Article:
The Free Press, Mankato, MN


December 18, 2013

Our View: Be sensible on ethanol mandate

Why it matters: Ethanol has long been a boon to rural development.


The facts suggest the Renewable Fuels Standard benefits rural America job creation, gasoline consumers and the environment. A peer-reviewed study by Argonne National Laboratory concluded that corn ethanol reduces greenhouse gas emissions by 34 percent compared to petroleum based gasoline.

The Department of Energy estimates every 1 billion gallons of ethanol produced creates 10,000 to 20,000 jobs and save consumers about $35 billion a year in fuel costs.

Can there be a reasonable middle ground here? We think so. Gasoline consumption is down so it seems keeping ethanol a constant percentage of that consumption level is reasonable. But according to the Energy Department, gasoline consumption is down only about 4 percent since 2005, so 10 and 15 percent reduction in the ethanol use is out of sync.

The RFS was not only approved with widespread support because it would help us break out imported fuel addiction — a word Texas oilman George W. Bush used — but also diversify the choices American consumers have at the pump. Ethanol and other renewable fuels create healthy competition for oil.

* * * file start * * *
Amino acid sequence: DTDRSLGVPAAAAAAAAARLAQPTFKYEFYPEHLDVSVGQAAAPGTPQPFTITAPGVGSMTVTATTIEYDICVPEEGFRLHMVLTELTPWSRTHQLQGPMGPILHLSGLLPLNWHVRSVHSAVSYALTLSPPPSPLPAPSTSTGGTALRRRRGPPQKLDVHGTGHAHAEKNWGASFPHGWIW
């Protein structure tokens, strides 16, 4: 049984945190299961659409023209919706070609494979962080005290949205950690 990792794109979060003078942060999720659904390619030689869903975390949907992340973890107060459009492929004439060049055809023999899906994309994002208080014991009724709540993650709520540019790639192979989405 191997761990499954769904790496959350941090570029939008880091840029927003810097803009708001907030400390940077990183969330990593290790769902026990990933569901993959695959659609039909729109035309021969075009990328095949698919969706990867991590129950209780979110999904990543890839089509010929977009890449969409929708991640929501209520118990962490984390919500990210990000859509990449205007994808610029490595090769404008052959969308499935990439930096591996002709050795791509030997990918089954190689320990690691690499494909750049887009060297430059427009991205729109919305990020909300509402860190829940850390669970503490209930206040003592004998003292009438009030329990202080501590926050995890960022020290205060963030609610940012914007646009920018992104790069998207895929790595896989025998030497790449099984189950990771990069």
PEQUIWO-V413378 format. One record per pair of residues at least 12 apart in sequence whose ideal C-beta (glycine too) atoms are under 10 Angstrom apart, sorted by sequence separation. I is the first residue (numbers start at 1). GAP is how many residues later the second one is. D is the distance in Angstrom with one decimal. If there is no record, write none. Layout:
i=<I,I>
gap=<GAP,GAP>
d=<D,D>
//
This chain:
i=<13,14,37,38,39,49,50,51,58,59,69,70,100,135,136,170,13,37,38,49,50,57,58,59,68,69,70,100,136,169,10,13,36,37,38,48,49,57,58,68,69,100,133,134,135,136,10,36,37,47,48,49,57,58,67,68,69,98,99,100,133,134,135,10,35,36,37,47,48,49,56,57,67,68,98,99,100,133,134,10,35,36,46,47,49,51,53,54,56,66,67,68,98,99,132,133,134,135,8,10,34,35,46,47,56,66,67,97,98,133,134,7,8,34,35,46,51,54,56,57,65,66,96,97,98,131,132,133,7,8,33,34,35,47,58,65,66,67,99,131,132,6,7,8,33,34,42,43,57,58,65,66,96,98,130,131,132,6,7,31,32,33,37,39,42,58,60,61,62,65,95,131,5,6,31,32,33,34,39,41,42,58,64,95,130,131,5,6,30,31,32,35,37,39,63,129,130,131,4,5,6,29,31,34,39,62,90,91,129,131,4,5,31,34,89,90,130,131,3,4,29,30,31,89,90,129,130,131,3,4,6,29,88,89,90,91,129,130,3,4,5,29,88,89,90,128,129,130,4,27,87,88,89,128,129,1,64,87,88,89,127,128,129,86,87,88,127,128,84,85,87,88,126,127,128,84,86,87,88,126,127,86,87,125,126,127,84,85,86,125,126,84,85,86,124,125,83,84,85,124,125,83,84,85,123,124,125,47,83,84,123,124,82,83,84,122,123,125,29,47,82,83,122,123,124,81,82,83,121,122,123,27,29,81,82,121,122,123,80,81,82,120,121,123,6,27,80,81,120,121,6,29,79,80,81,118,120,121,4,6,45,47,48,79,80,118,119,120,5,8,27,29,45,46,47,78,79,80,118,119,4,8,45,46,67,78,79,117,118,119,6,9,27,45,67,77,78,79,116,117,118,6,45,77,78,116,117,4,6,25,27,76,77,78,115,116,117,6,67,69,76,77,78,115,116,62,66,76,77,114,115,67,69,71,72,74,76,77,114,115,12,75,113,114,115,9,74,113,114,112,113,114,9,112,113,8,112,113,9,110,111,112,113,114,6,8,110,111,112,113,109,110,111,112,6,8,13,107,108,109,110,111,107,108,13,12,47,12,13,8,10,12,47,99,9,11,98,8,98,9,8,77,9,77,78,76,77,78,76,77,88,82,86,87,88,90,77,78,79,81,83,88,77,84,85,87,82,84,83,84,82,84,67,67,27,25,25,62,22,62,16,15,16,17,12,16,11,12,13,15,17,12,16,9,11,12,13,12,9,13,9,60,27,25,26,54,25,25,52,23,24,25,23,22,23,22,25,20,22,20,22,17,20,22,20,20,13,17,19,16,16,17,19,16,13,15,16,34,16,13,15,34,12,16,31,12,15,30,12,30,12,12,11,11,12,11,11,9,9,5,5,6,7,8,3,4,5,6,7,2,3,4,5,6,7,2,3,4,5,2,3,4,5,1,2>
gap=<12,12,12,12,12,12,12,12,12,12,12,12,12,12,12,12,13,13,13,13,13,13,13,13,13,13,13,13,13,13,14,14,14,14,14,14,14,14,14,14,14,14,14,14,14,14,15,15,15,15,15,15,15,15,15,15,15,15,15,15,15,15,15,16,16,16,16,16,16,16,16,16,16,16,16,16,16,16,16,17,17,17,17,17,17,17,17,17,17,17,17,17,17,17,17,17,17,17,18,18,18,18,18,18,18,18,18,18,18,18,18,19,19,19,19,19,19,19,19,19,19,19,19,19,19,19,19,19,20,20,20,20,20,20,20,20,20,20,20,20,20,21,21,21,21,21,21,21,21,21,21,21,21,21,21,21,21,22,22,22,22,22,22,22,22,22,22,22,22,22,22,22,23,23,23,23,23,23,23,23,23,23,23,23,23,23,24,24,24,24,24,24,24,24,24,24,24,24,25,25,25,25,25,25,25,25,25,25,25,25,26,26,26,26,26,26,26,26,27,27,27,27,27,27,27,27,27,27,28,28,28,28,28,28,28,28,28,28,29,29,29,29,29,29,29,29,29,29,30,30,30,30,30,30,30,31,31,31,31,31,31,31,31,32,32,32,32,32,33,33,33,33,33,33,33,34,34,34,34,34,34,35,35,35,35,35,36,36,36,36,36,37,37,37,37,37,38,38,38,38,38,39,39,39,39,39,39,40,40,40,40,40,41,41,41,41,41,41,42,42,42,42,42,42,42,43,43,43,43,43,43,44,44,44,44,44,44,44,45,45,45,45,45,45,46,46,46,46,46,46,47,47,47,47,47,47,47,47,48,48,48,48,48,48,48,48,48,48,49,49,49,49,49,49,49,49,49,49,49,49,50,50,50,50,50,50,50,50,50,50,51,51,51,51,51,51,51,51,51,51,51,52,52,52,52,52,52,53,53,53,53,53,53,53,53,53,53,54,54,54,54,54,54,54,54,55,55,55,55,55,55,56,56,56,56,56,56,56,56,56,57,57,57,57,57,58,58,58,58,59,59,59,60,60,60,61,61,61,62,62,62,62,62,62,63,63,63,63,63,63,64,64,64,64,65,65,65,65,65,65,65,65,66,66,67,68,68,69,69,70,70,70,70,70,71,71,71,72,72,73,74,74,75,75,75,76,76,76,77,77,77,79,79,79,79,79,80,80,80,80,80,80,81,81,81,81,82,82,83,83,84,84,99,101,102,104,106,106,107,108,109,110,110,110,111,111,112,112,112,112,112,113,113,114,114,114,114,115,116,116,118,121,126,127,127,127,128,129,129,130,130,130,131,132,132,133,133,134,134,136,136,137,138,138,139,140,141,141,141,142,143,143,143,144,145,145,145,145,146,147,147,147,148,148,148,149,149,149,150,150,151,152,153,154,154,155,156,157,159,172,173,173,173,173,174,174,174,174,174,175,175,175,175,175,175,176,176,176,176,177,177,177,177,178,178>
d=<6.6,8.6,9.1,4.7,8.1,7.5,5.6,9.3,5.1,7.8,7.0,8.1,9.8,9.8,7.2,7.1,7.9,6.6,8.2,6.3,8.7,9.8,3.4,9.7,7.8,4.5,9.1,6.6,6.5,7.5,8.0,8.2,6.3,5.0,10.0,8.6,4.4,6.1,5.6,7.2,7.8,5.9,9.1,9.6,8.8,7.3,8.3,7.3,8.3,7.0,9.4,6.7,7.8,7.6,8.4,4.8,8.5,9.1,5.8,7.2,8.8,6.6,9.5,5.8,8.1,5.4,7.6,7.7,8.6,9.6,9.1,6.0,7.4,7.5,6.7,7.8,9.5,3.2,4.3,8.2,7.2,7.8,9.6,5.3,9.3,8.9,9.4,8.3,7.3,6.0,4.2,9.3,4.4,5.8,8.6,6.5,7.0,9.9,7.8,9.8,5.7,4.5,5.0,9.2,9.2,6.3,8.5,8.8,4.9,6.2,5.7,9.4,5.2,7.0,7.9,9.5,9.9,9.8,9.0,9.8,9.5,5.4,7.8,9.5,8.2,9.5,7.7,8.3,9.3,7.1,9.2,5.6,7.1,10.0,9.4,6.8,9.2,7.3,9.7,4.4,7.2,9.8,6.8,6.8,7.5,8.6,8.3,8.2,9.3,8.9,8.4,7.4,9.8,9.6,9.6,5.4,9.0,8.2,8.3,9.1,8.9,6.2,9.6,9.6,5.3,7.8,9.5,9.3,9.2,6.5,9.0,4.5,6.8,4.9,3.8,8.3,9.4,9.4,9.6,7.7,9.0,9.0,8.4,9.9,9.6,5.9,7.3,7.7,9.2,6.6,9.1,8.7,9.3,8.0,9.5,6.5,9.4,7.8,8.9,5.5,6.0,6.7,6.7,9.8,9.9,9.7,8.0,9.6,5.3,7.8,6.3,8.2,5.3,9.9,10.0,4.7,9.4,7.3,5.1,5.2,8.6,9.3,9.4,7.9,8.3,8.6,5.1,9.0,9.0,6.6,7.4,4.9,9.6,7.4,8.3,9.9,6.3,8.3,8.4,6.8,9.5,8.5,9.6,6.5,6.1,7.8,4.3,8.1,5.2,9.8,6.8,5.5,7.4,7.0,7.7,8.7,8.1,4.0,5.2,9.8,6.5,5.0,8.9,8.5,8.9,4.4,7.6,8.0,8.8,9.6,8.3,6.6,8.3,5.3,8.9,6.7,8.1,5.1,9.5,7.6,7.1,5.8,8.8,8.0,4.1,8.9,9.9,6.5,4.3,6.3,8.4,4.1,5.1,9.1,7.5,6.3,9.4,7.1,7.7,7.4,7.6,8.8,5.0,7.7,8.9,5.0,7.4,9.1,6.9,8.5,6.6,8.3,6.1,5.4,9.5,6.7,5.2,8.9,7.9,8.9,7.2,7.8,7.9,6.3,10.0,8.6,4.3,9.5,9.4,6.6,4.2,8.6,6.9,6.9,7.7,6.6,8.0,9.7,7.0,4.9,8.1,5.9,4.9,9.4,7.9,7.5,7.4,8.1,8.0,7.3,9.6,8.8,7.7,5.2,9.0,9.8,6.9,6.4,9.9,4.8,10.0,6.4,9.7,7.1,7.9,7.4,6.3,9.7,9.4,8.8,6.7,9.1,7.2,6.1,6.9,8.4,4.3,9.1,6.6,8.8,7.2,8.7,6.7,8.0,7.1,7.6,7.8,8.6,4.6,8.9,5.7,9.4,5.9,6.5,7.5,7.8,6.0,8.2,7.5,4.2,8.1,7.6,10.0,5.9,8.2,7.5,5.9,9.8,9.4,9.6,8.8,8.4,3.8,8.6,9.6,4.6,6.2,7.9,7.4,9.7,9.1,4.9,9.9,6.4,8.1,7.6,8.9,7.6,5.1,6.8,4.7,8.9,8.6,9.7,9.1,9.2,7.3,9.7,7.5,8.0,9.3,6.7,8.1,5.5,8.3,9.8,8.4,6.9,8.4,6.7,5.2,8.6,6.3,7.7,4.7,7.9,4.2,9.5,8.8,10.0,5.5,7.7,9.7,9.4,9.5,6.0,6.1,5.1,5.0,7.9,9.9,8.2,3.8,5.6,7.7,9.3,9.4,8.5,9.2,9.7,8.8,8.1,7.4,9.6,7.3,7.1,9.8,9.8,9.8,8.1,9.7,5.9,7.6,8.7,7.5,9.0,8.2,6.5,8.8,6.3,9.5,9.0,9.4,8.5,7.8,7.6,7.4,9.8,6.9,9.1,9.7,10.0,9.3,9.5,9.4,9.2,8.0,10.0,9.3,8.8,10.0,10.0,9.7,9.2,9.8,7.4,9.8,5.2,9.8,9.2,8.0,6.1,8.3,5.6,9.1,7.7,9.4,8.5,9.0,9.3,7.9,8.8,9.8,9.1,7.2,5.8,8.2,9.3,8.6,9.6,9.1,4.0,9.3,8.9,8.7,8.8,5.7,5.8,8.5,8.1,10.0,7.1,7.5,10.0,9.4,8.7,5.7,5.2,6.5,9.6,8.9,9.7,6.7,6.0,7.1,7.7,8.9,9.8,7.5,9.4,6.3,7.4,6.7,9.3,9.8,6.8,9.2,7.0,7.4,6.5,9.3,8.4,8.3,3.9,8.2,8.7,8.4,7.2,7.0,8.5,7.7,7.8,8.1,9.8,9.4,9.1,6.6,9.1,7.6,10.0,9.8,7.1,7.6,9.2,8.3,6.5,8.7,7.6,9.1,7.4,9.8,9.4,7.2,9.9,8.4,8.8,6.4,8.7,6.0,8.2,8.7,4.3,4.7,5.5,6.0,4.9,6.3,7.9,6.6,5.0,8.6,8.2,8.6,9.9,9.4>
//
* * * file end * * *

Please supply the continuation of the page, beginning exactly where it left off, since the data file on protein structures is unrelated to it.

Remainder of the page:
The goal was also to help give investors some confidence that new renewable fuel technologies could produce marketable products that would offer a return on investment.

Ethanol is not a perfect renewable fuel. Far from it. But it has shown investors that renewable fuels can work and find strong positions in the marketplace. It is helping pave the way for cellulosic renewable fuels, which will be derived from raw products that have much less environmental issues than those associated with the energy needed to produce corn.

It’s academic that corn ethanol requires corn and therefore increases demand and the price of corn. So others who chose to buy corn are faced with a higher price. This impacts consumers of food and livestock producers who use corn for feed. But the increases are consistent with normal fluctuations and could be explained in part by other factors that impact the price of corn such as the weather.

In the end, curtailing the ethanol requirement in such a major way doesn’t make business or environmental sense.

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